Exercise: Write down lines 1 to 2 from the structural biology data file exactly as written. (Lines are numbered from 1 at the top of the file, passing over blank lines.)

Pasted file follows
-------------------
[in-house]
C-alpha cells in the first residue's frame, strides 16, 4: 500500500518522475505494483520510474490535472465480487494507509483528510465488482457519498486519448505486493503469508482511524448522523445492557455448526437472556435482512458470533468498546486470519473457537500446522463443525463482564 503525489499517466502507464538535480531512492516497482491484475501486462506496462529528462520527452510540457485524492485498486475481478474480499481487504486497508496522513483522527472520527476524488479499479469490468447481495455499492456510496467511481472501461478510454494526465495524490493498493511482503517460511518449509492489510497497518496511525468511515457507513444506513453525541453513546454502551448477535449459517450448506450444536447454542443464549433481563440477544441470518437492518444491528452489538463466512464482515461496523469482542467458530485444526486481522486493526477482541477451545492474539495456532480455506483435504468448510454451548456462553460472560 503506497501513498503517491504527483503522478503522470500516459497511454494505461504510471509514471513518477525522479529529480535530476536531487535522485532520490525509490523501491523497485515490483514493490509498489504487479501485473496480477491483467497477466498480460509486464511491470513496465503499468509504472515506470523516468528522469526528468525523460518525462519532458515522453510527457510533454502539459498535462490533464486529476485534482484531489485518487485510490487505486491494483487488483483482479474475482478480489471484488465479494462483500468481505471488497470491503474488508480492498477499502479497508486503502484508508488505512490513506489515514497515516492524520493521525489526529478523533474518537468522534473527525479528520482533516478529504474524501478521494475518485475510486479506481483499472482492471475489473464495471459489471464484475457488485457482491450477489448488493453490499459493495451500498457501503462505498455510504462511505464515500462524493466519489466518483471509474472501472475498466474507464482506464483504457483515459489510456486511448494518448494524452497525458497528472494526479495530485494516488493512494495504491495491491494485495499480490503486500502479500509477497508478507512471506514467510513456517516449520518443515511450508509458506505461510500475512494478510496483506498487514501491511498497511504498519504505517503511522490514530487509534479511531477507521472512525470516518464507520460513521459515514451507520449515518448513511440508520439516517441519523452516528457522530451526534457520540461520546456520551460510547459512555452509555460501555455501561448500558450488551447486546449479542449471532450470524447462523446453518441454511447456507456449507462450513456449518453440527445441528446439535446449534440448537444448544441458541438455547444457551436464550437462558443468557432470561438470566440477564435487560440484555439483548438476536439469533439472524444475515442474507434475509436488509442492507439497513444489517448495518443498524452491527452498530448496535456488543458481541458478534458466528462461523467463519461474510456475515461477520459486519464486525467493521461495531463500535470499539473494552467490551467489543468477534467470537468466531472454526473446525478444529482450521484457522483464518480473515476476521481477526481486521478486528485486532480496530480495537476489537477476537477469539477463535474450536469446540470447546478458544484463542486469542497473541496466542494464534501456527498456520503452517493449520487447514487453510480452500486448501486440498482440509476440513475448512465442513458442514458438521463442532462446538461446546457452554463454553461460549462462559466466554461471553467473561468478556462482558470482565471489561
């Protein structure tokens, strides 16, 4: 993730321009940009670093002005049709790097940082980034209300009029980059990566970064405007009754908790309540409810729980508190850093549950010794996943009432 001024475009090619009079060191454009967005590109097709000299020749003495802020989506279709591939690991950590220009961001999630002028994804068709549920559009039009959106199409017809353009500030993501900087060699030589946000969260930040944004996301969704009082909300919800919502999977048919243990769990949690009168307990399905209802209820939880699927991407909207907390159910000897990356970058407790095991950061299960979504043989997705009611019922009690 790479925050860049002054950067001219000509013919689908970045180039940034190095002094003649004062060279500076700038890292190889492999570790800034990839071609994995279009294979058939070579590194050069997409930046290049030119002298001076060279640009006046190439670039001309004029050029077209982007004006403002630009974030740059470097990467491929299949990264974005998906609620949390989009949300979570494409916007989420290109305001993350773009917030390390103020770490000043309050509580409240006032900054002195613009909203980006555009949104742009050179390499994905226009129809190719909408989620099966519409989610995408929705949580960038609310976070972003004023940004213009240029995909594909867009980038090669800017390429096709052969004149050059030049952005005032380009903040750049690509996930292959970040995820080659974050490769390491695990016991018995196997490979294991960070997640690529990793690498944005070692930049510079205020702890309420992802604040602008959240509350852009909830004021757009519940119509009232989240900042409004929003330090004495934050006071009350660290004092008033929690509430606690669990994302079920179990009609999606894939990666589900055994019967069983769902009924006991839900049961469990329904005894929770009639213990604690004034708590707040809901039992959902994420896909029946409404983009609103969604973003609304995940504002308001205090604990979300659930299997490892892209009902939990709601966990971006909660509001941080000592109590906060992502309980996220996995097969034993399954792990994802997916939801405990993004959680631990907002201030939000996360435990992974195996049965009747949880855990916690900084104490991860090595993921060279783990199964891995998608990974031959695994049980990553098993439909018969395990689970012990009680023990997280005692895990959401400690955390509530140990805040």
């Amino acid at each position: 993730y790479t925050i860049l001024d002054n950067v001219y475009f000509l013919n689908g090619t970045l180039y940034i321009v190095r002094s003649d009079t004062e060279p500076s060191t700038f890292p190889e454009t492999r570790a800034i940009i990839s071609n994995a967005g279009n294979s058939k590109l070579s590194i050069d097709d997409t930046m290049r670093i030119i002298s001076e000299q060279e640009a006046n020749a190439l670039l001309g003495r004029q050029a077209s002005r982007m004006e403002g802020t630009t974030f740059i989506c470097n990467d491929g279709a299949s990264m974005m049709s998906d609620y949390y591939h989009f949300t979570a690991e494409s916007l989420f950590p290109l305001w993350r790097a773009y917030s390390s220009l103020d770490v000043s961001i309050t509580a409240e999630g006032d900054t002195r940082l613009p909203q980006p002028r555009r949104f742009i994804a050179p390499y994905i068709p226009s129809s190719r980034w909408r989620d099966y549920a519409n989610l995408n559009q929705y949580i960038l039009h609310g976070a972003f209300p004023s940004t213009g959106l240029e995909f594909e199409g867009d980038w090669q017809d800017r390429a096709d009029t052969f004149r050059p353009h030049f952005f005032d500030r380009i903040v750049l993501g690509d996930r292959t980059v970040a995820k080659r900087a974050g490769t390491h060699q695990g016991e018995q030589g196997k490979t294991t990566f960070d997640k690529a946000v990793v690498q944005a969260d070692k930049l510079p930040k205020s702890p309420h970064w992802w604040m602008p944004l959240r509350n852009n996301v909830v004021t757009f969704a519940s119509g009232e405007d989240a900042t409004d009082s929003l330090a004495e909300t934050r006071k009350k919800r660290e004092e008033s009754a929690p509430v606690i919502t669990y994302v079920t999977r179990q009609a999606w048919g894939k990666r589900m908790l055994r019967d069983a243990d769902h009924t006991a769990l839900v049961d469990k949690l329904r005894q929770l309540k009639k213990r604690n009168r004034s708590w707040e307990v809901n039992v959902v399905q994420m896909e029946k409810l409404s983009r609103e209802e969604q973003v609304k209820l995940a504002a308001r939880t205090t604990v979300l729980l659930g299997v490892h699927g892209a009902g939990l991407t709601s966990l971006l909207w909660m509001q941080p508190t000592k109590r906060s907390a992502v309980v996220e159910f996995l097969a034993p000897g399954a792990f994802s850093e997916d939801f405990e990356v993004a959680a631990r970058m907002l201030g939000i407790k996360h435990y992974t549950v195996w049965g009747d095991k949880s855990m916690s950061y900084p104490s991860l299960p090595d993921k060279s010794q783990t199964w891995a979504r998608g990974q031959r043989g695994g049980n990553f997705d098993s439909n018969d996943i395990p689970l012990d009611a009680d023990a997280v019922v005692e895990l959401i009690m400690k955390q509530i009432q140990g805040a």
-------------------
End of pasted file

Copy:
[in-house]
C-alpha cells in the first residue's frame, strides 16, 4: 500500500518522475505494483520510474490535472465480487494507509483528510465488482457519498486519448505486493503469508482511524448522523445492557455448526437472556435482512458470533468498546486470519473457537500446522463443525463482564 503525489499517466502507464538535480531512492516497482491484475501486462506496462529528462520527452510540457485524492485498486475481478474480499481487504486497508496522513483522527472520527476524488479499479469490468447481495455499492456510496467511481472501461478510454494526465495524490493498493511482503517460511518449509492489510497497518496511525468511515457507513444506513453525541453513546454502551448477535449459517450448506450444536447454542443464549433481563440477544441470518437492518444491528452489538463466512464482515461496523469482542467458530485444526486481522486493526477482541477451545492474539495456532480455506483435504468448510454451548456462553460472560 503506497501513498503517491504527483503522478503522470500516459497511454494505461504510471509514471513518477525522479529529480535530476536531487535522485532520490525509490523501491523497485515490483514493490509498489504487479501485473496480477491483467497477466498480460509486464511491470513496465503499468509504472515506470523516468528522469526528468525523460518525462519532458515522453510527457510533454502539459498535462490533464486529476485534482484531489485518487485510490487505486491494483487488483483482479474475482478480489471484488465479494462483500468481505471488497470491503474488508480492498477499502479497508486503502484508508488505512490513506489515514497515516492524520493521525489526529478523533474518537468522534473527525479528520482533516478529504474524501478521494475518485475510486479506481483499472482492471475489473464495471459489471464484475457488485457482491450477489448488493453490499459493495451500498457501503462505498455510504462511505464515500462524493466519489466518483471509474472501472475498466474507464482506464483504457483515459489510456486511448494518448494524452497525458497528472494526479495530485494516488493512494495504491495491491494485495499480490503486500502479500509477497508478507512471506514467510513456517516449520518443515511450508509458506505461510500475512494478510496483506498487514501491511498497511504498519504505517503511522490514530487509534479511531477507521472512525470516518464507520460513521459515514451507520449515518448513511440508520439516517441519523452516528457522530451526534457520540461520546456520551460510547459512555452509555460501555455501561448500558450488551447486546449479542449471532450470524447462523446453518441454511447456507456449507462450513456449518453440527445441528446439535446449534440448537444448544441458541438455547444457551436464550437462558443468557432470561438470566440477564435487560440484555439483548438476536439469533439472524444475515442474507434475509436488509442492507439497513444489517448495518443498524452491527452498530448496535456488543458481541458478534458466528462461523467463519461474510456475515461477520459486519464486525467493521461495531463500535470499539473494552467490551467489543468477534467470537468466531472454526473446525478444529482450521484457522483464518480473515476476521481477526481486521478486528485486532480496530480495537476489537477476537477469539477463535474450536469446540470447546478458544484463542486469542497473541496466542494464534501456527498456520503452517493449520487447514487453510480452500486448501486440498482440509476440513475448512465442513458442514458438521463442532462446538461446546457452554463454553461460549462462559466466554461471553467473561468478556462482558470482565471489561